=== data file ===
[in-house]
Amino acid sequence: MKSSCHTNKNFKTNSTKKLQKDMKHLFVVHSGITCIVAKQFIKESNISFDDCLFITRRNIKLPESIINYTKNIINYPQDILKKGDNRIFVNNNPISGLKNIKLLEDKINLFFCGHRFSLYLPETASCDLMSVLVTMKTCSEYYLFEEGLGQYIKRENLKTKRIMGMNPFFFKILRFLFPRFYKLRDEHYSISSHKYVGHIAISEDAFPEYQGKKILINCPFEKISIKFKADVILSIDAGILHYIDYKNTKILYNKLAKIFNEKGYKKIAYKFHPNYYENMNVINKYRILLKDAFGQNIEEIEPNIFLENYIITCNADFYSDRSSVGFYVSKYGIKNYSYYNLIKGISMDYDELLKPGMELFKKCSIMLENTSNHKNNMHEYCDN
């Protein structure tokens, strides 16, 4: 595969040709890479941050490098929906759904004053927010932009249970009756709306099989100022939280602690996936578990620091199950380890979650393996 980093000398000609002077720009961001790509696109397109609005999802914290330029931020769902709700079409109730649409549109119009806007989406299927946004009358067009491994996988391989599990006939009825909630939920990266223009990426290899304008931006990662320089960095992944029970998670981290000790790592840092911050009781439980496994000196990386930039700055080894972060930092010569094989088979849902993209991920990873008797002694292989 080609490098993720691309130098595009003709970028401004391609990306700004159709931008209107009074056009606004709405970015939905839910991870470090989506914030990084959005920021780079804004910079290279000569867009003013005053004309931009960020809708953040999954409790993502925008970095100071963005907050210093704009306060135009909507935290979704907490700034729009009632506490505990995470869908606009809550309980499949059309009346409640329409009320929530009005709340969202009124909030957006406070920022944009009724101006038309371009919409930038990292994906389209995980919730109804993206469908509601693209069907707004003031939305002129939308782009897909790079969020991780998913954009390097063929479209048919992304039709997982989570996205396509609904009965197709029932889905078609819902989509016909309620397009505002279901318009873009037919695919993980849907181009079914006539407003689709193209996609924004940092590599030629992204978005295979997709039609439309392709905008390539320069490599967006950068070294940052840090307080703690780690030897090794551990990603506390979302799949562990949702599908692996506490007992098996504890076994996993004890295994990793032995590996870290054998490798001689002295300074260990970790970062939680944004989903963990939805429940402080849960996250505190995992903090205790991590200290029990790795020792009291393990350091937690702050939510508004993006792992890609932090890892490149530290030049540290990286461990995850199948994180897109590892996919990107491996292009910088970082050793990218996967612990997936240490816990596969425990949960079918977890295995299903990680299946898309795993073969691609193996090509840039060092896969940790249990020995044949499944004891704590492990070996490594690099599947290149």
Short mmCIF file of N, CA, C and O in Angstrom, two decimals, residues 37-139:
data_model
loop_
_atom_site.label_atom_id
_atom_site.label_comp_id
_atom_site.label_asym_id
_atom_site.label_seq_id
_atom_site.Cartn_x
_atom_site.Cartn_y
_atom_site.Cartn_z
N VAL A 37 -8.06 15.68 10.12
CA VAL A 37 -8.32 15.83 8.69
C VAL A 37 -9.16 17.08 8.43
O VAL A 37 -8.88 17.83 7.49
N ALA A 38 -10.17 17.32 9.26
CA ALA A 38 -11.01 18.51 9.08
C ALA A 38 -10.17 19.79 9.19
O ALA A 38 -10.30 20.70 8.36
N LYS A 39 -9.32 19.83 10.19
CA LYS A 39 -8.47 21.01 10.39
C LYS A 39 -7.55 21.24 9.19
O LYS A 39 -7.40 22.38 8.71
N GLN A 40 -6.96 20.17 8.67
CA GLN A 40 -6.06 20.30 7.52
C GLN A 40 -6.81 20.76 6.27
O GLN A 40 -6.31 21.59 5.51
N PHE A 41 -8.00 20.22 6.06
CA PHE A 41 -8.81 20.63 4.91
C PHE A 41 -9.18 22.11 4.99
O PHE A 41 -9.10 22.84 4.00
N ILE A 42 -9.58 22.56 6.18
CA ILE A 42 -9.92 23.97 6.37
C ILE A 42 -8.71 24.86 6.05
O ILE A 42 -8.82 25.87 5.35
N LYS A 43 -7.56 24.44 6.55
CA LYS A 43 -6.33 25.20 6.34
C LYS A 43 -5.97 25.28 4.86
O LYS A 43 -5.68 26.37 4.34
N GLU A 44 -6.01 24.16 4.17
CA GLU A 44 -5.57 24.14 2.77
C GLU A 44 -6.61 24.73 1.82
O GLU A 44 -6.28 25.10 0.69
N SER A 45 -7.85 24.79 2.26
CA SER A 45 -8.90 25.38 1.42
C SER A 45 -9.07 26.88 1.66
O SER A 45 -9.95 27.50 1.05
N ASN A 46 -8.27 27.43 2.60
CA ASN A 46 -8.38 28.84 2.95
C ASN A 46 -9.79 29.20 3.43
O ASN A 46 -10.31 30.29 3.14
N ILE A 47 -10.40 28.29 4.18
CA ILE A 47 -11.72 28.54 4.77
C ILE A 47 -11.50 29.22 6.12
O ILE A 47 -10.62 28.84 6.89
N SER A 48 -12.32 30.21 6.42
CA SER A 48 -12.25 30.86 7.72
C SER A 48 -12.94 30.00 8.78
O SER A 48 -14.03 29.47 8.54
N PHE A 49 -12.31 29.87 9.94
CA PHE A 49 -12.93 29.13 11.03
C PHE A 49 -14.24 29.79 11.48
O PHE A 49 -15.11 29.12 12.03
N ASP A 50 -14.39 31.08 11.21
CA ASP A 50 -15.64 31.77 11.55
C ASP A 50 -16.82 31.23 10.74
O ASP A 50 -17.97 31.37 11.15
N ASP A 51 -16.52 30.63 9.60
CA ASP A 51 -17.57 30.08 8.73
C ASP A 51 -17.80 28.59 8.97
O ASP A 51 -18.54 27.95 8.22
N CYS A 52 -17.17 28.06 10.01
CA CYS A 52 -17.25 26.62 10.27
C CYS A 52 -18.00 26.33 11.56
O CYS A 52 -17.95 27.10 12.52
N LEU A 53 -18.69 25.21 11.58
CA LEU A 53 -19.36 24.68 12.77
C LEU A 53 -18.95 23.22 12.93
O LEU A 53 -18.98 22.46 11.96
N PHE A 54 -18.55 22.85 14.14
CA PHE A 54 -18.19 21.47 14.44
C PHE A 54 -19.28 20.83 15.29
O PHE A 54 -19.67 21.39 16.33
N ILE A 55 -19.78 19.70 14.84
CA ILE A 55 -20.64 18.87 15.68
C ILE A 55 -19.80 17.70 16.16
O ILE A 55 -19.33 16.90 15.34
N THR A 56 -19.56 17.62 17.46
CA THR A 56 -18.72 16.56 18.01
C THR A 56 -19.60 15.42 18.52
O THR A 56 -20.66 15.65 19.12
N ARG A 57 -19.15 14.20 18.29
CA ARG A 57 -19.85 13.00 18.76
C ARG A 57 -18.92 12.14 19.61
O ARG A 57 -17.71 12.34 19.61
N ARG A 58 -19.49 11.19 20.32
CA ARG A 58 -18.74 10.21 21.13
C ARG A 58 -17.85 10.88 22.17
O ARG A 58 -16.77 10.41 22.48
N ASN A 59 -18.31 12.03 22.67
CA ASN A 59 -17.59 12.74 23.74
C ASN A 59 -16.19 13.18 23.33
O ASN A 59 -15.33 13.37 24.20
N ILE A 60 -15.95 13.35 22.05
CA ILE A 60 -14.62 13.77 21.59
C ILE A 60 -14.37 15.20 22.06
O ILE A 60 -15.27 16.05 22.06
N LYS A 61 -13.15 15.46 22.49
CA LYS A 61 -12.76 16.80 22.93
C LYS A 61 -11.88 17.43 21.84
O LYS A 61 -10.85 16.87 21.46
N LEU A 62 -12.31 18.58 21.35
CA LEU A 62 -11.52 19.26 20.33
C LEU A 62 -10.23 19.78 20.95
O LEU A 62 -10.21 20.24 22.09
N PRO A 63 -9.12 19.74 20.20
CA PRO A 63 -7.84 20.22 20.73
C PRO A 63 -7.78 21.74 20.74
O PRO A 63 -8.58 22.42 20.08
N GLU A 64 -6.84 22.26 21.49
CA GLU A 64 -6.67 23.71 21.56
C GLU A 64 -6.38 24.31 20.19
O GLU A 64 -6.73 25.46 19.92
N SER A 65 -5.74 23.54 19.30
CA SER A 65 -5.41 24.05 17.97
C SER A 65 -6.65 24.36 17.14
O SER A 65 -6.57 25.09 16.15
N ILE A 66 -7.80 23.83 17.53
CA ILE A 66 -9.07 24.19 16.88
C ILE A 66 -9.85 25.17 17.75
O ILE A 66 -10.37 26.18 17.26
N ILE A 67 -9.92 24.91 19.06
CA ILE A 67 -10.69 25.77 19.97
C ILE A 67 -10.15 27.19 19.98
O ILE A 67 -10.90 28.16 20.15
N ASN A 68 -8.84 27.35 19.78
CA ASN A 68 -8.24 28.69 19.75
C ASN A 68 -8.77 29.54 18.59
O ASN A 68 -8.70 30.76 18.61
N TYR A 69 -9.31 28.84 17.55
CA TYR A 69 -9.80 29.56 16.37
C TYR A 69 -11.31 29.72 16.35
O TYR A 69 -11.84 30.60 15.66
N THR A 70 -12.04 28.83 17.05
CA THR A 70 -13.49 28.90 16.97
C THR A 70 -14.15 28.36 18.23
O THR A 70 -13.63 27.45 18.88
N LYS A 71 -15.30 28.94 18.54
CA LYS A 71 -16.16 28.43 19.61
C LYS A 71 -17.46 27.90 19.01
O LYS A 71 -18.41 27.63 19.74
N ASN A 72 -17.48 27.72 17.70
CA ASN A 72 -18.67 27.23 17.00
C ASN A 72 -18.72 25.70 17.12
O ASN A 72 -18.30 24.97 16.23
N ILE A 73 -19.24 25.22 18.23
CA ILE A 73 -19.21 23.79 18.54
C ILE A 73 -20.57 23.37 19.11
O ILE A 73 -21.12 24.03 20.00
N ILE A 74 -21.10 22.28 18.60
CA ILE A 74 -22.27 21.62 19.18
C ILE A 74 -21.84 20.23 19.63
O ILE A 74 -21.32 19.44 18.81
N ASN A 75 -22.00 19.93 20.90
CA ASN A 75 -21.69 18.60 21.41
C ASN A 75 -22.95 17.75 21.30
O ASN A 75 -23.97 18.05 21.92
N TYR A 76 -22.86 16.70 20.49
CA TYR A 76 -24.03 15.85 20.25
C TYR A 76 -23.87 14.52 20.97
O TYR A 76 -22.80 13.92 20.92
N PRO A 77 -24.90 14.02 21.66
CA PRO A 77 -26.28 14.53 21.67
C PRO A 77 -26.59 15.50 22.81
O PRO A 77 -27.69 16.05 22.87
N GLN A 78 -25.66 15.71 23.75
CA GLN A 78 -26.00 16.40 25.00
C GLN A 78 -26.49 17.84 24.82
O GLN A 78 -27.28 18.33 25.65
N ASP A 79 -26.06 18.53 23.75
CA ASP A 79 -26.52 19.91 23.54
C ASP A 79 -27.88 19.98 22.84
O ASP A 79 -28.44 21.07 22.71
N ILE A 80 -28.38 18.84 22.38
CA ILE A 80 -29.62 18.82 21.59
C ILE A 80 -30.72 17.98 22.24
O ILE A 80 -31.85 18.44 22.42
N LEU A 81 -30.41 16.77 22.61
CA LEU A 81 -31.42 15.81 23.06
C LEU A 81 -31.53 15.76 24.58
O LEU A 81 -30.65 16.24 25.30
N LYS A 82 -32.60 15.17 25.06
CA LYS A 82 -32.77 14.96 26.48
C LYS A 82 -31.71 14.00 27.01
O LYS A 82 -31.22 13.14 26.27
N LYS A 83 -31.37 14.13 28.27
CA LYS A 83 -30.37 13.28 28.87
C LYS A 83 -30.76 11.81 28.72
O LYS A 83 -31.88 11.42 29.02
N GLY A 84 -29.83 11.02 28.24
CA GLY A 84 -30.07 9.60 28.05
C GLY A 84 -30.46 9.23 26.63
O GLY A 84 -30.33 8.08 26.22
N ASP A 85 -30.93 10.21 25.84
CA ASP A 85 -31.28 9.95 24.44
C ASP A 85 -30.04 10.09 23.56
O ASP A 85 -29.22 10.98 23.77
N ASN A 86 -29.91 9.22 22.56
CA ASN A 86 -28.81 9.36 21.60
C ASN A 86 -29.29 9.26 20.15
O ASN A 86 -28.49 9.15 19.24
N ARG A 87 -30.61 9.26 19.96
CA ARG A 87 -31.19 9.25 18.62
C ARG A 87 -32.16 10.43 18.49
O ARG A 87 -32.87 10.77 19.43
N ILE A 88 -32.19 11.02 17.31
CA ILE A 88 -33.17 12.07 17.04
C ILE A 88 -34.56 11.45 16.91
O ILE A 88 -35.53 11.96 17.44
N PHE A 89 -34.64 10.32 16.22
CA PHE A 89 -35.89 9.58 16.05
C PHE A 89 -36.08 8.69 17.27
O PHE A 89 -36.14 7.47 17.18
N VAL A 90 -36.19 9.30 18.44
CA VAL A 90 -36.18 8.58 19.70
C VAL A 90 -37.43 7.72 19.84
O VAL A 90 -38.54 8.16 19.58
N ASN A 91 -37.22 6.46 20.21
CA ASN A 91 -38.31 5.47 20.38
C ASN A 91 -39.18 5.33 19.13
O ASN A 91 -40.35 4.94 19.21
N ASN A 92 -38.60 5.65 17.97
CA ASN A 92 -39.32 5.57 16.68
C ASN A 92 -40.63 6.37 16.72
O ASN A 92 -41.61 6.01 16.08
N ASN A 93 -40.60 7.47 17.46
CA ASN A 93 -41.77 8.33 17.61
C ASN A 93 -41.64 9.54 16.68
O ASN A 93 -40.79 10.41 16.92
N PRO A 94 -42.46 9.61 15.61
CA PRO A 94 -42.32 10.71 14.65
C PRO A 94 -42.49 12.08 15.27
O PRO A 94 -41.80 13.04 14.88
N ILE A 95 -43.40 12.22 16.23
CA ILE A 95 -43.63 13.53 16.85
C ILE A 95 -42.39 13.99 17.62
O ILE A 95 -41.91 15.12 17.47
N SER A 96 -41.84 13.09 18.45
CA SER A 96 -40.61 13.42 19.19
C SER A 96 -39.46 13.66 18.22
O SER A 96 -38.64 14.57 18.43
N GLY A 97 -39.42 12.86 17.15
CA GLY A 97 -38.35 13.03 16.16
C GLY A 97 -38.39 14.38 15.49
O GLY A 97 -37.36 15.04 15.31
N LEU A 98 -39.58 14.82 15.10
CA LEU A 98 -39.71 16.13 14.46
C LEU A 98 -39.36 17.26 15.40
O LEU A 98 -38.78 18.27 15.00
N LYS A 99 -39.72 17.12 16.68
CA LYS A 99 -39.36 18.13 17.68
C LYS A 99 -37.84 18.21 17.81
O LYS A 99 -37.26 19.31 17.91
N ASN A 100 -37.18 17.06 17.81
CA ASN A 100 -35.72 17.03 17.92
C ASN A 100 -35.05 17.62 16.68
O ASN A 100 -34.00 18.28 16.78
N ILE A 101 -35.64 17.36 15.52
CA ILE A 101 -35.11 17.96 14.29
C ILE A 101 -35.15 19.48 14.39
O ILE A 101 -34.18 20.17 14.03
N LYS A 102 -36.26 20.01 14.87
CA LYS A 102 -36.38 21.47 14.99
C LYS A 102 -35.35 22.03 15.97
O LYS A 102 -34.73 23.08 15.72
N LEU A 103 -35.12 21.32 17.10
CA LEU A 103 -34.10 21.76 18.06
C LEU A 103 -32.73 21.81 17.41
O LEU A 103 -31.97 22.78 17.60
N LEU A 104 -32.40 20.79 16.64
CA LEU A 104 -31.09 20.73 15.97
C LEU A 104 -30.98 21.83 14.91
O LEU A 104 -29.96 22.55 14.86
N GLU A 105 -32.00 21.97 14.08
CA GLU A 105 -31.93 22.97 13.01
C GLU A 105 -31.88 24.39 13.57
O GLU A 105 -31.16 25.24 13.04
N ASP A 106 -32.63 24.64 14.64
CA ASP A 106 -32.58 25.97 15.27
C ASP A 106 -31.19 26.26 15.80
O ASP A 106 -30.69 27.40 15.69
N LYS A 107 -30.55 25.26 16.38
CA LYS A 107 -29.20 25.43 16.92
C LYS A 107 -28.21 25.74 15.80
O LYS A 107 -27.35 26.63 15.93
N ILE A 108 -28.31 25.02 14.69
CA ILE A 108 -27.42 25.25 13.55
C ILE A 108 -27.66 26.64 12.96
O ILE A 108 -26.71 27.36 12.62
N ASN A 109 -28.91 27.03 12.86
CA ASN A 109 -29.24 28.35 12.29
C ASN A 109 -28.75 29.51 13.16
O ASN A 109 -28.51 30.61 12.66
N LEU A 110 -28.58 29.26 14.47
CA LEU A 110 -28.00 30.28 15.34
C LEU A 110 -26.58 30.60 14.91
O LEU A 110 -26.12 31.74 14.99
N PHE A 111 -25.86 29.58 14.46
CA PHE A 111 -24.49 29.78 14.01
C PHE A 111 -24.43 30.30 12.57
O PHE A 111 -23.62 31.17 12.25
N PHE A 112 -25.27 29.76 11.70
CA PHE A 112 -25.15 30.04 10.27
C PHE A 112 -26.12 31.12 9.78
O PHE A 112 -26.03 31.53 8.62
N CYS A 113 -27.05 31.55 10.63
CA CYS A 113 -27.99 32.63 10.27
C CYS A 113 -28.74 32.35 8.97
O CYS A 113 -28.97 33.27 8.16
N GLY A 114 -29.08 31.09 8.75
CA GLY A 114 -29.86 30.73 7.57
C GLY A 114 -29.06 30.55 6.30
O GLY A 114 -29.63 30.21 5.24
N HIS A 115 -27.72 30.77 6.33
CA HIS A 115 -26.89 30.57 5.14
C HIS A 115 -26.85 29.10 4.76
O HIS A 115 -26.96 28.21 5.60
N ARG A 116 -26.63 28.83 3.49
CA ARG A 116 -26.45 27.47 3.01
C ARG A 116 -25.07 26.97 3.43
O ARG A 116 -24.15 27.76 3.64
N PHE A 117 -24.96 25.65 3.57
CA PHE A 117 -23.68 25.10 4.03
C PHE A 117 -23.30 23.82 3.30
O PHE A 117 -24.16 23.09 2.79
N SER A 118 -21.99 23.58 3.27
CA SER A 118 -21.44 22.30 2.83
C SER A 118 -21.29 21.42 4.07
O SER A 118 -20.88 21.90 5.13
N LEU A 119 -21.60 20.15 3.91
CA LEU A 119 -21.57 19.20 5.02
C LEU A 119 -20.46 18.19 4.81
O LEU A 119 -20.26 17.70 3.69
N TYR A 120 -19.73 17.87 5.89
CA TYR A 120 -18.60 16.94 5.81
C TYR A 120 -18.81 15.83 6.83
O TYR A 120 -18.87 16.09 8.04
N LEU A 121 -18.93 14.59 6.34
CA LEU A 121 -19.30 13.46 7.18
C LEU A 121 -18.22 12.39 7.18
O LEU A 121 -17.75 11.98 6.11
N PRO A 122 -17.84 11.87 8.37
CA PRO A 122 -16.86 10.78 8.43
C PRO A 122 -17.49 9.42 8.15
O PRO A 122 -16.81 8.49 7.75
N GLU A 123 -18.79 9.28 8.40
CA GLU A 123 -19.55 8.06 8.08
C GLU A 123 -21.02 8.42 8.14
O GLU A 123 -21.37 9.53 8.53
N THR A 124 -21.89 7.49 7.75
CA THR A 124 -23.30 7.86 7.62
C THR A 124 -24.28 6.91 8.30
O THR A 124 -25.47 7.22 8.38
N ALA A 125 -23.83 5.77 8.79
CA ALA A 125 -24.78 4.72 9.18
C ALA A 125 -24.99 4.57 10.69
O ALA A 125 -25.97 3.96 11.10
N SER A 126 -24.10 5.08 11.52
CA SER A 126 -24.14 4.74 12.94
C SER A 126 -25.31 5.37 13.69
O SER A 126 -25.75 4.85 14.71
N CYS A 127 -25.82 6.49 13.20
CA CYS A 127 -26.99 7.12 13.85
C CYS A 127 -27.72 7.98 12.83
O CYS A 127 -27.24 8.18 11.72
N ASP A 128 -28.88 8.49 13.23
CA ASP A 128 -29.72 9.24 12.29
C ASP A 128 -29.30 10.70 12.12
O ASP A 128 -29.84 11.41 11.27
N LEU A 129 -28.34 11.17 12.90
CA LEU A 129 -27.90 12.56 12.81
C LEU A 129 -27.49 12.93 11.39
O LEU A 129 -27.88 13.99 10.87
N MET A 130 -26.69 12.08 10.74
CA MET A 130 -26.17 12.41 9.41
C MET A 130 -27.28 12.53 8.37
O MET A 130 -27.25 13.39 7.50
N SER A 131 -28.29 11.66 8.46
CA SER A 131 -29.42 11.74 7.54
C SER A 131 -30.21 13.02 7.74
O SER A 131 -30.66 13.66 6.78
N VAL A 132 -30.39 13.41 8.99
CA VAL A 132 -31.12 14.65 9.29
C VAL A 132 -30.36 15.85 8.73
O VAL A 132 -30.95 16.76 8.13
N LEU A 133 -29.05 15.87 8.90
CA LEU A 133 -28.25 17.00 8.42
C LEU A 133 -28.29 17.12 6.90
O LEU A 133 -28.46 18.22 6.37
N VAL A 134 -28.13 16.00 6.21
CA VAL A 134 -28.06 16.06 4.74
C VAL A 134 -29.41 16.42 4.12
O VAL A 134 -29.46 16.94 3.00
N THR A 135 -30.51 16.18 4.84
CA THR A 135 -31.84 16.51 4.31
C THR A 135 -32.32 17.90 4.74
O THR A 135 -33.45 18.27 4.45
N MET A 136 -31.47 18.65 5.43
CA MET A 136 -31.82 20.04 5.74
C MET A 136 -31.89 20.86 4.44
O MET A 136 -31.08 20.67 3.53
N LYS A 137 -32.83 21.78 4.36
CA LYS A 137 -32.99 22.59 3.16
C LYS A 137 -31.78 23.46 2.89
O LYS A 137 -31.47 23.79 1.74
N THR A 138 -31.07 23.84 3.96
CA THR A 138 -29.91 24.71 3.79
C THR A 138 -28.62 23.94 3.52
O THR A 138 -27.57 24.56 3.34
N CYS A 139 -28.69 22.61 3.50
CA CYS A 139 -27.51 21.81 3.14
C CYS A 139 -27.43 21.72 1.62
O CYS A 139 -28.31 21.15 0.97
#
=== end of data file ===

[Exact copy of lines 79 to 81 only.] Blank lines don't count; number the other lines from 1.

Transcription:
CA LEU A 53 -19.36 24.68 12.77
C LEU A 53 -18.95 23.22 12.93
O LEU A 53 -18.98 22.46 11.96